Animal Self Medication Study 1

 


Saffie, Staffordshire Bull Terrier

Winny Boerman and Sheila Harper

Saffie is a 5 year old rescue dog at a rescue shelter in the Manchester area. She came in as a stray dog, but had previously lived in a pub. Little else is known of her history.

Primary concern

* Severe bloating over a 5 – 6 month period

Behavioural issues

* Easily excited; worried about hands; touch sensitive

* Bullying staff members

Medical history

When the rescue shelter first contacted us for help, Saffie had been suffering from continuous severe bloating, day and night, for well over five months. Due to making food adjustments, some of the issues during the day were lessened. However, from around 4 p.m., continuing for the majority of each night, Saffie would not be able to lie down, and could only sit up upright. She was in a great deal of pain, constantly rocking, and attempting to extend her body as much as she could in order to give her abdominal area the maximum space. Whilst in a sitting position, she would raise her head as high as possible, resting it on the side of her bed, a position that most closely replicated lying down.

In the months prior to our visit, Saffie had undergone several blood tests, X-rays and ultra sound scans which all confirmed the bloating in the stomach and intestines but which were unable to shed light on the cause. Saffie was prescribed steroids, which caused increased drinking and appetite, and so the Kennel staff decided to take her off these. She was also prescribed Pro-Kolin, Tramadol and Zylkene, but no medication had been able to prevent the bloat from occurring in the evenings and overnight.

The next step suggested by the vet was an invasive operation where the intestines would be examined for abnormalities. With few options open to her, the shelter manager decided to arrange a zoopharmacognosy session for Saffie several days before she was due to have the operation. As the medication appeared to be having no positive effect on Saffie’s condition, it was decided to discontinue with it. When out in the nearby environment, Saffie would search for and chew on the roots of a particular plant, which was found to be Himalayan Balsam. This plant contains anti-inflammatory and fungicidal properties and is also a pain killer. It contains a lot of minerals. It has a lot of other uses: including having a sedative effect and improving colon issues.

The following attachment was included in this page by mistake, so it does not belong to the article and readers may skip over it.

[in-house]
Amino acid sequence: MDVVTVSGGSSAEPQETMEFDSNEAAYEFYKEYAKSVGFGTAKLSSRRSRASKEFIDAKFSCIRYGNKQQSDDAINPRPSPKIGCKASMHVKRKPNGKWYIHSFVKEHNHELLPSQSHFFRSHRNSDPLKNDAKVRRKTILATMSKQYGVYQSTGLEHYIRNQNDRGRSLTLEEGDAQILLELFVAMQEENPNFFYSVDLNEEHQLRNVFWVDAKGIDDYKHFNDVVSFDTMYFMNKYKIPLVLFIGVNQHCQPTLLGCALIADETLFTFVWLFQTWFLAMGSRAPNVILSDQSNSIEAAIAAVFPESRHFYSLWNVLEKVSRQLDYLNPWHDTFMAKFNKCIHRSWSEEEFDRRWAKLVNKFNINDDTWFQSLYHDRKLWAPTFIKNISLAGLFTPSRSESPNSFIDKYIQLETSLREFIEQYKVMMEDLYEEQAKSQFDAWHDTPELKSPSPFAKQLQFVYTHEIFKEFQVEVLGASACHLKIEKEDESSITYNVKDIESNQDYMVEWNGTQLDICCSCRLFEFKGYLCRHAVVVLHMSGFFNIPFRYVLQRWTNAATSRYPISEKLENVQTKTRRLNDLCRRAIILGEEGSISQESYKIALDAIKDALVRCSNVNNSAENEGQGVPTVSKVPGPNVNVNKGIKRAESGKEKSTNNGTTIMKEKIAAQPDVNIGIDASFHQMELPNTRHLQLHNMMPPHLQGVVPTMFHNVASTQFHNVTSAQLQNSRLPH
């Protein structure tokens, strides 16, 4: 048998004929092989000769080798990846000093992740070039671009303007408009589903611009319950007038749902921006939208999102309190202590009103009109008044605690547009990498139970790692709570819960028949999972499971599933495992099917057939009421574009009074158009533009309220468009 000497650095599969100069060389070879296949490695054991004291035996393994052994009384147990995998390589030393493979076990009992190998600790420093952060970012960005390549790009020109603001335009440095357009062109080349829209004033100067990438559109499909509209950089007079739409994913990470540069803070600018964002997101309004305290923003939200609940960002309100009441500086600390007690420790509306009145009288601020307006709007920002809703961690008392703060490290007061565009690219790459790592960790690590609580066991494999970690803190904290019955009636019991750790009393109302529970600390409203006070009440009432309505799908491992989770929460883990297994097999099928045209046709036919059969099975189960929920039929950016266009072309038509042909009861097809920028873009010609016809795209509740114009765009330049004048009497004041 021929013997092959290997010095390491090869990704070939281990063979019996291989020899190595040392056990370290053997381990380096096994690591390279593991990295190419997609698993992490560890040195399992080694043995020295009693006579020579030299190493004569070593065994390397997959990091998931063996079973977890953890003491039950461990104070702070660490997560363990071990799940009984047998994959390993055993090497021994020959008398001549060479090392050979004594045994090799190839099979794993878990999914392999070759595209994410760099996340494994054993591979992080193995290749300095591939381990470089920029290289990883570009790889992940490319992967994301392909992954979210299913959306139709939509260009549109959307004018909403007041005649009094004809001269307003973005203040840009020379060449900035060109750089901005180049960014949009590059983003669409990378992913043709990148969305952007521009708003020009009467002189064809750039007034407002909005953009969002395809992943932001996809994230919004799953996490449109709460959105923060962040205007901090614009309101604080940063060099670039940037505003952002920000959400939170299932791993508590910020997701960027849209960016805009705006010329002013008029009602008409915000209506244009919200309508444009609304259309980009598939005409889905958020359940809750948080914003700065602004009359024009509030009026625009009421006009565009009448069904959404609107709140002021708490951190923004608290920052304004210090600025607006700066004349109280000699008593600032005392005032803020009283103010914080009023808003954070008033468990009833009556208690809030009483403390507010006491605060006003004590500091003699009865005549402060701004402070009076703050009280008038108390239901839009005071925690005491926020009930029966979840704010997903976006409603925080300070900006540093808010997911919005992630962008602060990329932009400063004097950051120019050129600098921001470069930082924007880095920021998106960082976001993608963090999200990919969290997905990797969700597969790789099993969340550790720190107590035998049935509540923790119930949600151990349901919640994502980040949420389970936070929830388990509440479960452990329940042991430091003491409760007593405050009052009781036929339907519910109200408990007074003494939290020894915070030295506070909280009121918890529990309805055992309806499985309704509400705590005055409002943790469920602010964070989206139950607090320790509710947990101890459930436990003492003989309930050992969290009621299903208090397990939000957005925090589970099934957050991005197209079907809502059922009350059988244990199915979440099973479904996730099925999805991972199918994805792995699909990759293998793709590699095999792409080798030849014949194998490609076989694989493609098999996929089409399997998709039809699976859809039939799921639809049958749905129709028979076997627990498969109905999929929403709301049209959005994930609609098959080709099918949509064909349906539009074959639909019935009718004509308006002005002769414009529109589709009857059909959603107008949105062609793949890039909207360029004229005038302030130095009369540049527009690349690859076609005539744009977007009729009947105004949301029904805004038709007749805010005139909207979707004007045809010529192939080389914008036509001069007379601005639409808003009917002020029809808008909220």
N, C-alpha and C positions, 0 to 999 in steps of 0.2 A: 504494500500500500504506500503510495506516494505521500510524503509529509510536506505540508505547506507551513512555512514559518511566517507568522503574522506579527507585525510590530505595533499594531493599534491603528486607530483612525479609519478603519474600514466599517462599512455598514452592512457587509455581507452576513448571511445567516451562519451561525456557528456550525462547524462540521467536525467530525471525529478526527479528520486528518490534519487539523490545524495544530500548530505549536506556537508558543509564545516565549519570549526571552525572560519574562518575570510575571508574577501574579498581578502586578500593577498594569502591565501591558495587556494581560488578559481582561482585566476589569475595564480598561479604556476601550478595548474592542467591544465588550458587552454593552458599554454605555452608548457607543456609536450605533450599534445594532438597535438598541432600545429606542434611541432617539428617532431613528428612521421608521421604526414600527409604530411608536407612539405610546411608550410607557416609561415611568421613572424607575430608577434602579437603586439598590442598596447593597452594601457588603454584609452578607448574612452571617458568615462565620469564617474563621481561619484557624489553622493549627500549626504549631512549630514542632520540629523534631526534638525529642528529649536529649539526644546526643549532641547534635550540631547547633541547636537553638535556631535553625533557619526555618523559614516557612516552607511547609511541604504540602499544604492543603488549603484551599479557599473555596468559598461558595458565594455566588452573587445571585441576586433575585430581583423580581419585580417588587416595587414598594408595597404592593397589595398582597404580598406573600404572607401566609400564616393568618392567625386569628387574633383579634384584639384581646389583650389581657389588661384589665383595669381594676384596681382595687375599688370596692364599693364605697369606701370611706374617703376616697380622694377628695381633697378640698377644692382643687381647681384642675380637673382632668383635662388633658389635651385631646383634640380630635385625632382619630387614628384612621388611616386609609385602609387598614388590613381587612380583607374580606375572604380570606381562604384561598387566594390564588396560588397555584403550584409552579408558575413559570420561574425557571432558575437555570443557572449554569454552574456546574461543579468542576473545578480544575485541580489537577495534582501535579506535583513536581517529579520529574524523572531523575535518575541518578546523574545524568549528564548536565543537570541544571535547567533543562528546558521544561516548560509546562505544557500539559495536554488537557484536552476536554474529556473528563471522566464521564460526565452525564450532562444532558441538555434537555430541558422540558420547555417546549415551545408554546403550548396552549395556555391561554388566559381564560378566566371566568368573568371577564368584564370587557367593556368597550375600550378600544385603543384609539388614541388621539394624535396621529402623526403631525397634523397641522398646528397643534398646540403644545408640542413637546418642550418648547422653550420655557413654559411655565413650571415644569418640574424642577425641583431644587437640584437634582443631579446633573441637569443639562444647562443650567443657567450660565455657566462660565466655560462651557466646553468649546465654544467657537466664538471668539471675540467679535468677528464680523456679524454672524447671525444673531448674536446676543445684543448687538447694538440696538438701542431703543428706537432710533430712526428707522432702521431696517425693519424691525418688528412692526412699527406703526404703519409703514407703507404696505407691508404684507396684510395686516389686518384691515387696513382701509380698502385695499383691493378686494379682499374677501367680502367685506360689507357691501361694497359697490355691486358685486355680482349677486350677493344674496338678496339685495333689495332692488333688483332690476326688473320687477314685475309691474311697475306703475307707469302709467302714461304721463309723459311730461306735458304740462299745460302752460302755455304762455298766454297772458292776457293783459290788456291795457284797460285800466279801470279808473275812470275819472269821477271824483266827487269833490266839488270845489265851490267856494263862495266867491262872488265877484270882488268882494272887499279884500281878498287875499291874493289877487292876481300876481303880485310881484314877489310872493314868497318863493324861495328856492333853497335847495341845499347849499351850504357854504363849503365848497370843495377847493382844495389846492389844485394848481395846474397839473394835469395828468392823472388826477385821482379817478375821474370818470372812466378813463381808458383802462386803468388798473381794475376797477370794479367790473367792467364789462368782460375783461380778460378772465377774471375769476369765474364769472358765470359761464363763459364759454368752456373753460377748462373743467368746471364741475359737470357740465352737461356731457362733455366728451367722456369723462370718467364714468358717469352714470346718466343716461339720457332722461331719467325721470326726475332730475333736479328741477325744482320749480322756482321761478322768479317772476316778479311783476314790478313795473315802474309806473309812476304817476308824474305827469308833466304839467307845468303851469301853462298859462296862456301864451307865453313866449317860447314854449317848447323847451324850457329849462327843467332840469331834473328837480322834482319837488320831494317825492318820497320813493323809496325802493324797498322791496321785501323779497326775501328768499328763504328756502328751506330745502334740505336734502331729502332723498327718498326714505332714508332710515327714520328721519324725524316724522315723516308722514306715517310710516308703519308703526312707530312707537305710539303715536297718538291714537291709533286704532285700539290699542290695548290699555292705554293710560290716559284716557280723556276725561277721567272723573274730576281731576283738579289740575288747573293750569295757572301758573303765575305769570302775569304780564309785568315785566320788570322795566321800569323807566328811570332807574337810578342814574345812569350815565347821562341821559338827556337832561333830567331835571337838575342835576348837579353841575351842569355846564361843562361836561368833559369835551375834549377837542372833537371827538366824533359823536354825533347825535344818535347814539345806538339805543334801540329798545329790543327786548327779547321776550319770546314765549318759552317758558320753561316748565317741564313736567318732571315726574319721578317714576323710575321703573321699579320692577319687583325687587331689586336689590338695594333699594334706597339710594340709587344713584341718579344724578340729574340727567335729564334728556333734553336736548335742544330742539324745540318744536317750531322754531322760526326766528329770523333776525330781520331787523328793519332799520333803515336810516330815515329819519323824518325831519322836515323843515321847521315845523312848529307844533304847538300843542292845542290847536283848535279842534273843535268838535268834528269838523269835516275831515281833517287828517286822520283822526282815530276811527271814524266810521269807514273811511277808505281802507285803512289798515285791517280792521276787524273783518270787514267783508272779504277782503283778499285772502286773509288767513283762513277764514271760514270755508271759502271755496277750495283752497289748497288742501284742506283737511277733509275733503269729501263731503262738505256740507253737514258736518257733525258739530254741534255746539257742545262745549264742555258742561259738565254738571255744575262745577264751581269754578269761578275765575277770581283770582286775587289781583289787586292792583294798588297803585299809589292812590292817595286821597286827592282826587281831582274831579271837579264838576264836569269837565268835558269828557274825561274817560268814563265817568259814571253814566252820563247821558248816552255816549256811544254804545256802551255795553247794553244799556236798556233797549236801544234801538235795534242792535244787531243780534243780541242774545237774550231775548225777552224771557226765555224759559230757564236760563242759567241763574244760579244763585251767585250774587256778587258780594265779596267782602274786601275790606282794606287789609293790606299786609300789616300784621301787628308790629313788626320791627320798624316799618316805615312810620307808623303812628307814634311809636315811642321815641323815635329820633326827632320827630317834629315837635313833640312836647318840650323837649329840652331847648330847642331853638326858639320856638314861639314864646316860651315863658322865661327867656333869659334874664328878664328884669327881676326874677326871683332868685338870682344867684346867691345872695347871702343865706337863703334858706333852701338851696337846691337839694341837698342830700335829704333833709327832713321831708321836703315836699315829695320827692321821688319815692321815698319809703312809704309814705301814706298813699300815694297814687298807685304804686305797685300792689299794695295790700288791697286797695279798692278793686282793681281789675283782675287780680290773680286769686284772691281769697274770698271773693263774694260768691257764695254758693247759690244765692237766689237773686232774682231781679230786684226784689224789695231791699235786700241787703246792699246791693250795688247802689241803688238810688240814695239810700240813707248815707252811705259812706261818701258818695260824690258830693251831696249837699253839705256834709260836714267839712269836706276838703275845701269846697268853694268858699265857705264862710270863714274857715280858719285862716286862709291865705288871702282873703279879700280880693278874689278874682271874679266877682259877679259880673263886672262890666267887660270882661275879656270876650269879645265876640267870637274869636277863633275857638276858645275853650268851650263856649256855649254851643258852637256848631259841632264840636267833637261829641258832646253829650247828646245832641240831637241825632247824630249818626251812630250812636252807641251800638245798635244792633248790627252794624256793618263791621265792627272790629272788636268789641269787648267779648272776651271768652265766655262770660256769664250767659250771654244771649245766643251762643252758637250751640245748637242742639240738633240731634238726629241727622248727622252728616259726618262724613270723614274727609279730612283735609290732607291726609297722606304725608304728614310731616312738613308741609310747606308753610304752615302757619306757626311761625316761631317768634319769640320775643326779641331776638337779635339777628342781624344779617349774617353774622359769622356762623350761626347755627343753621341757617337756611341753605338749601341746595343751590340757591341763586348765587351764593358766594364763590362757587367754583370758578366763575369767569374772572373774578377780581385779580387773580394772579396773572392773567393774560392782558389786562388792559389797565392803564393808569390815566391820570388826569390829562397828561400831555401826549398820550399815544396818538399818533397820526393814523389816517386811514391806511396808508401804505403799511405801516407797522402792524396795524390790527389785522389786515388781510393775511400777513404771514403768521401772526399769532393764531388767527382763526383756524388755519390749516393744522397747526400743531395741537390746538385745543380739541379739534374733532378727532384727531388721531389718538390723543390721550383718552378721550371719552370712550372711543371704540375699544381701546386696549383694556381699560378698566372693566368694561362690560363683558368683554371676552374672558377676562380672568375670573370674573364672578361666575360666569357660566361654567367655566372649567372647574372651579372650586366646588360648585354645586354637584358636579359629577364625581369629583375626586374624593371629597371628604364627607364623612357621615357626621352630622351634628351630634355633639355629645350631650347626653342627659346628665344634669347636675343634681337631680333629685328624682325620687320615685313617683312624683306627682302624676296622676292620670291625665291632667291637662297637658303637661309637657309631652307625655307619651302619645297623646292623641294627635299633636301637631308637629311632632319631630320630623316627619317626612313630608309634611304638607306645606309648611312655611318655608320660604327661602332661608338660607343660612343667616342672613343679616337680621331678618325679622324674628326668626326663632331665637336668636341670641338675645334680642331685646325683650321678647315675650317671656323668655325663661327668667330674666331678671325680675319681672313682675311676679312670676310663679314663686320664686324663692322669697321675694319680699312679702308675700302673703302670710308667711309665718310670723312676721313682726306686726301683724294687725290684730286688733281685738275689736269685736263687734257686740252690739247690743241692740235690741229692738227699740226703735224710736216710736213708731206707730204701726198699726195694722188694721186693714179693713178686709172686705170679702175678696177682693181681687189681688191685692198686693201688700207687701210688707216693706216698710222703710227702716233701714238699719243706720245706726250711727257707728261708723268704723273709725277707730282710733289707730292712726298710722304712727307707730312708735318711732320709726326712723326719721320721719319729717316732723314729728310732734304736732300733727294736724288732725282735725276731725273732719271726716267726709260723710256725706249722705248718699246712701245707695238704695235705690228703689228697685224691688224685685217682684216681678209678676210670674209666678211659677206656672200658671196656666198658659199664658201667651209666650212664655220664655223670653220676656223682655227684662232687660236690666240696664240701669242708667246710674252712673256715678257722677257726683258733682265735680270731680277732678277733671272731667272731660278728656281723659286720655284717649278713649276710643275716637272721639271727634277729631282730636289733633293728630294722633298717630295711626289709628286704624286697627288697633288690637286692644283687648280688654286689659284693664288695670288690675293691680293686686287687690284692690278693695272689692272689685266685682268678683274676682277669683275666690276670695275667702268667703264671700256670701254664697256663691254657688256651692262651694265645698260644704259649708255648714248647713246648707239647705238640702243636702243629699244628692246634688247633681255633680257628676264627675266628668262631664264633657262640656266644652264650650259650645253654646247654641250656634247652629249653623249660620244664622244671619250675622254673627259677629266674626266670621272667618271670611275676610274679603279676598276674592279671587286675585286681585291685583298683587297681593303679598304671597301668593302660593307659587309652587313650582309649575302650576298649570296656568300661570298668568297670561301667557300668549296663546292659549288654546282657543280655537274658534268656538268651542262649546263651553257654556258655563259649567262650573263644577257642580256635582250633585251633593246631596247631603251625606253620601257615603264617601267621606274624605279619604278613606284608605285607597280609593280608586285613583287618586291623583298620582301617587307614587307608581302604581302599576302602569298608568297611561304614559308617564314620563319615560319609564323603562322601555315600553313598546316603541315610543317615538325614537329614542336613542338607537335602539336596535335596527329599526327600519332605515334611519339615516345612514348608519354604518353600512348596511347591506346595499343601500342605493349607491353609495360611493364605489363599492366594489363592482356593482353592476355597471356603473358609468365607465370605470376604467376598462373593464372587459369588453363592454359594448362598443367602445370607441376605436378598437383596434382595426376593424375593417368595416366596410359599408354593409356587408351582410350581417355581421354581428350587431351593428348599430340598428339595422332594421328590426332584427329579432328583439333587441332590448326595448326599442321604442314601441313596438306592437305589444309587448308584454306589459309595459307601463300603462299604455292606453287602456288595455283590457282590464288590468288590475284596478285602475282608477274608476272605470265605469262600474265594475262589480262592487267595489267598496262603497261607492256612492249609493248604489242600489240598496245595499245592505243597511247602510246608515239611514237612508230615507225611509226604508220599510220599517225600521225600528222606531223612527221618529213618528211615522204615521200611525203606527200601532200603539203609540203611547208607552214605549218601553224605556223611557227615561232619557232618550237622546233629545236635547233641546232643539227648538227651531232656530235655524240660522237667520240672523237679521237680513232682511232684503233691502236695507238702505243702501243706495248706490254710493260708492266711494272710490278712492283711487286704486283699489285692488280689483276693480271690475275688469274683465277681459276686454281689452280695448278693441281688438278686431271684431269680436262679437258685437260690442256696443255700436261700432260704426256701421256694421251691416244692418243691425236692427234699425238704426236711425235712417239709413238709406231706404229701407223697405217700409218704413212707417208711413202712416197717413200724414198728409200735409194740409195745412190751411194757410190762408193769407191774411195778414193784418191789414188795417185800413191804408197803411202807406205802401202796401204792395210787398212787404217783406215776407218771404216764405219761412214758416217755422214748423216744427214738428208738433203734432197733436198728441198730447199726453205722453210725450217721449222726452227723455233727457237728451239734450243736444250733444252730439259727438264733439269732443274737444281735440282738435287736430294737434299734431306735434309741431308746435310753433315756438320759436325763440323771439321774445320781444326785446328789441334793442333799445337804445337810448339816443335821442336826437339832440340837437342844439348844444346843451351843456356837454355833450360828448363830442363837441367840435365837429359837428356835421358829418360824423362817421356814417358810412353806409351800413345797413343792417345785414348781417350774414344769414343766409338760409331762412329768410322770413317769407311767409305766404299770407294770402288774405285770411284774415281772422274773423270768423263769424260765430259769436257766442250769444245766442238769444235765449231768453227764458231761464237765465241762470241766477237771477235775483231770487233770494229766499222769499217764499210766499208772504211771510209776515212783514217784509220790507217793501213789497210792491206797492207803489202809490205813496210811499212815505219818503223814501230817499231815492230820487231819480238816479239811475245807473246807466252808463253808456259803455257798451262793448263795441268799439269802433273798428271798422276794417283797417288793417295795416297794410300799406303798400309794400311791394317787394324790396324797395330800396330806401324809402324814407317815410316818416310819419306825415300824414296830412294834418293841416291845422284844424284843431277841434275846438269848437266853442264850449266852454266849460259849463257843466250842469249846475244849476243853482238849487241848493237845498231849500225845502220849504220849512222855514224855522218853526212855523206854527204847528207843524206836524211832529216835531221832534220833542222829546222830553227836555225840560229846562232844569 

The Applied Zoopharmacognosy Session

At the start of the session Saffie needed some time to find out that we weren’t a threat to her and that the pace of the session would be influenced by her. Initially she showed some insecurity and anxiety towards me but the combination of calm responses to her, along with her interest in the various smells emanating from the containers we had brought with us, soon changed her attitude.

As soon as she was offered spirulina and barley grass, Saffie’s attention was fully on the remedies. Although she didn’t have a voracious appetite, her reactions showed that she was clearly in need of much of what was on offer. She ingested about four tbsp. of spirulina and about two tbsp. of barley grass. Bearing in mind that for a dog with the tendency to develop bloat, any type of solid intake could trigger a dangerous response, I was aware of how careful I had to be. However, Saffie was very sensible, taking regular breaks in order to allow herself to feel her body’s response before going further.

Order and amount of remedies selected:

Coconut oil: 5 tbsps.

Ricebran oil: 150 ml. Saffie had difficulty in selecting a fixed oil, but eventually chose the rice bran as a clear favourite.

Ginger water, Peppermint: inhaled

Rosehip shells: ingested a handful

Calendula: ingested approx. 15 ml

Almond oil: ingested approx. 10 ml

Marshmallow root: ingested 4 tbsps.

Spirulina: she returned to this and ingested about 2 tbsps. At this point, Saffie then began the process of passing wind, that lasted for the remainder of the session.

Sea Buckthorn: ingested one tbsp.

Cornflower water, Angelica root: inhaled

Rose water: ingested. She took 3 – 4 tbsps. first and then offered her head and neck so that it could be applied there. Gradually she indicated that she wanted more rose water along her spine towards the right side of her belly, moving towards her abdomen. At this point she began to lift up her right leg indicating that it could be applied around the inguinal ligament (see picture). She then began to ingest more rose water, preferring to take it from the hand rather than from the bowl.